Dewey, for instance, worked on behalf of the health insurance industry during the health reform debate, specifically to block the changes to Medicare Advantage that were critical for financing the Affordable Care Act. Medicare Advantage, which allows Medicare beneficiaries to use plans administered by private insurers, had long served as a cash cow for the health insurance industry. By one estimate, insurance companies over-billed the government by nearly $70 billion in improper payments over just a five year period. Dewey, which had been tapped to by health insurers to block cuts from the program starting in 2007, continued during the Obama era to lobby to protect Medicare Advantage, even as such reforms became a major part of how Democrats and the Obama administration sought to finance the Affordable Care Act.
One of the more deceptive components of the Dewey lobbying strategy was uncovered when an editor at the Lawrence, Massachusetts, Eagle-Tribune realized that the firm had worked quietly to place letters to the editor against cuts to Medicare Advantage under the names of elderly Massachusetts residents without their knowledge or consent.
Other lobbyists now closely associated with the Clinton campaign were active in the fight against Obama’s health reforms.
Heather Podesta is one of the most prolific fundraisers for the Clinton campaign, having personally raised at least $348,581, according to recently filed disclosures. In 2009 and 2010, Podesta worked as lobbyist for the health insurance company Cigna. While working for Cigna to influence the health reform bill, Cigna was one of several large health insurers to secretly provide over $86 million in secret payments used to air negative television and radio advertisements to defeat the law. Heather Podesta is one of several lobbyists now fundraising for the campaign who previously worked for insurance interests to influence health reform. Irene Bueno, a fundraiser who raised $26,675, lobbied on behalf of CareMore (a division of health insurer Anthem) and Blue Shield of California to influence health reform as the bill was being debated. Bueno and Podesta did not respond to a request for comment.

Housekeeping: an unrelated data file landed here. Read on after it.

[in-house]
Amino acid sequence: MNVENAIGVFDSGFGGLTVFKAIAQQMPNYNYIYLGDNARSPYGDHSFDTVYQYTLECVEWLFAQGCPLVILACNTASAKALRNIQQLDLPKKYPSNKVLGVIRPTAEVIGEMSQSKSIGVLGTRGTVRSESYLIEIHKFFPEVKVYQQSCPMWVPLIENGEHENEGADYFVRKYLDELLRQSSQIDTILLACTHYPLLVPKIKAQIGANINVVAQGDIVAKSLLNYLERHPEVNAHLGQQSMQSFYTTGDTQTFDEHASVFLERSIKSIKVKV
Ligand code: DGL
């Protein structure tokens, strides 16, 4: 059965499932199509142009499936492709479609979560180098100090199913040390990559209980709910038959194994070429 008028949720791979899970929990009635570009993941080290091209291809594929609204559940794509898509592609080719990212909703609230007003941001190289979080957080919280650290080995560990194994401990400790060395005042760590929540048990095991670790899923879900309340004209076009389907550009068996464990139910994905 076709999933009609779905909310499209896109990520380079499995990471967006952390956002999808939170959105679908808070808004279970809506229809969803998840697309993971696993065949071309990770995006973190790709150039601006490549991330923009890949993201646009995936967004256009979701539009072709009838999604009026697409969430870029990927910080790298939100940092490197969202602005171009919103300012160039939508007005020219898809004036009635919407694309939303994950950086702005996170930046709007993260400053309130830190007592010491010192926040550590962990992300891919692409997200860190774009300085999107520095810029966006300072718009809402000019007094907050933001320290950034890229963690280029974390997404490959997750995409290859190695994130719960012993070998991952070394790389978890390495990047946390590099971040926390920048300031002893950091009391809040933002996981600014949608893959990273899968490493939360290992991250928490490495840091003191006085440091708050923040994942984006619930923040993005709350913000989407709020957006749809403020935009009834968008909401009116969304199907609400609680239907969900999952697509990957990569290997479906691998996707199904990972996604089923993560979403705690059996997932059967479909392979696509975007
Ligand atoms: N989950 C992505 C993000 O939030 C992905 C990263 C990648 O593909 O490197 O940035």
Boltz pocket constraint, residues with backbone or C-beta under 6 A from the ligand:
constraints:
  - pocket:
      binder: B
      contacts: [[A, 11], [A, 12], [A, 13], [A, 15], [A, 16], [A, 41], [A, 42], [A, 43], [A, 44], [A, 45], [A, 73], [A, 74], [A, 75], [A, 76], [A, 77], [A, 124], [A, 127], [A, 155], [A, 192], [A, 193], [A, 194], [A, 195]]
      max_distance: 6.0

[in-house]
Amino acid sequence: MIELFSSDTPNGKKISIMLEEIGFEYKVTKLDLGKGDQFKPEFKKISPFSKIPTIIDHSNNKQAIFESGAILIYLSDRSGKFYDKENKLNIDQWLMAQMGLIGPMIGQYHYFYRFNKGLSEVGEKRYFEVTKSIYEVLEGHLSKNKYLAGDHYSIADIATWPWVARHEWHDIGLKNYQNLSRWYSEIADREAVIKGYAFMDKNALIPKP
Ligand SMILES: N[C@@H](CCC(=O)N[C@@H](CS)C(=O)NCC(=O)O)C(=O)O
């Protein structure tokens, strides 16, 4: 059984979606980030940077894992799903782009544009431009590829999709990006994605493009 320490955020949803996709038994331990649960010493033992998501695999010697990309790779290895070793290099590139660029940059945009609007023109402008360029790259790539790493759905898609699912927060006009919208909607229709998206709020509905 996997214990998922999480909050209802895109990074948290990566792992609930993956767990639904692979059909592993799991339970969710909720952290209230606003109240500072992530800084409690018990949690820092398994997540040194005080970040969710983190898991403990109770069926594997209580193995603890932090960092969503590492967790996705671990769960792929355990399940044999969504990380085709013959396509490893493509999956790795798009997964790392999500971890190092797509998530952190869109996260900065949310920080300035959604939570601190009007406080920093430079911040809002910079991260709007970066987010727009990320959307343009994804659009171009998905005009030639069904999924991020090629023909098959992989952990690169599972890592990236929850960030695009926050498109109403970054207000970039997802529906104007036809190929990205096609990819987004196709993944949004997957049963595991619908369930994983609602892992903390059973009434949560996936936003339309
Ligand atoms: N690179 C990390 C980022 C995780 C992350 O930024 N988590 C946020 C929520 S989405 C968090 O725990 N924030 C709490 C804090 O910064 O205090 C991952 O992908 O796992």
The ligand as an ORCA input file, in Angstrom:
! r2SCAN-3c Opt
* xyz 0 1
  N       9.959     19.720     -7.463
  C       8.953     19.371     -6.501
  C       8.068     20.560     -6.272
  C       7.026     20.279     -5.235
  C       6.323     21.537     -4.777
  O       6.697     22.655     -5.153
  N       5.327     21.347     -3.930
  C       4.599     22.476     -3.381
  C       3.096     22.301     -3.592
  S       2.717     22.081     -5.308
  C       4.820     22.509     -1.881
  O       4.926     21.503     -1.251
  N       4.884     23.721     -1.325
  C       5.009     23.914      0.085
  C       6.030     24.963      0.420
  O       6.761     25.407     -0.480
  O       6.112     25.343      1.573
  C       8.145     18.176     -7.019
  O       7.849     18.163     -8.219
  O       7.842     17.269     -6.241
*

On financial reform, Clinton has similarly tied herself to Obama’s legacy. Speaking with MSNBC’s Rachel Maddow last month, Clinton asserted that on Dodd-Frank, Obama’s financial reform legislation, she is one of the “many Democrats” who are “fighting to prevent it from being turned back.”
Clinton’s inner circle, however, has lobbied to help obstruct and roll back many of Dodd-Frank’s signature reforms.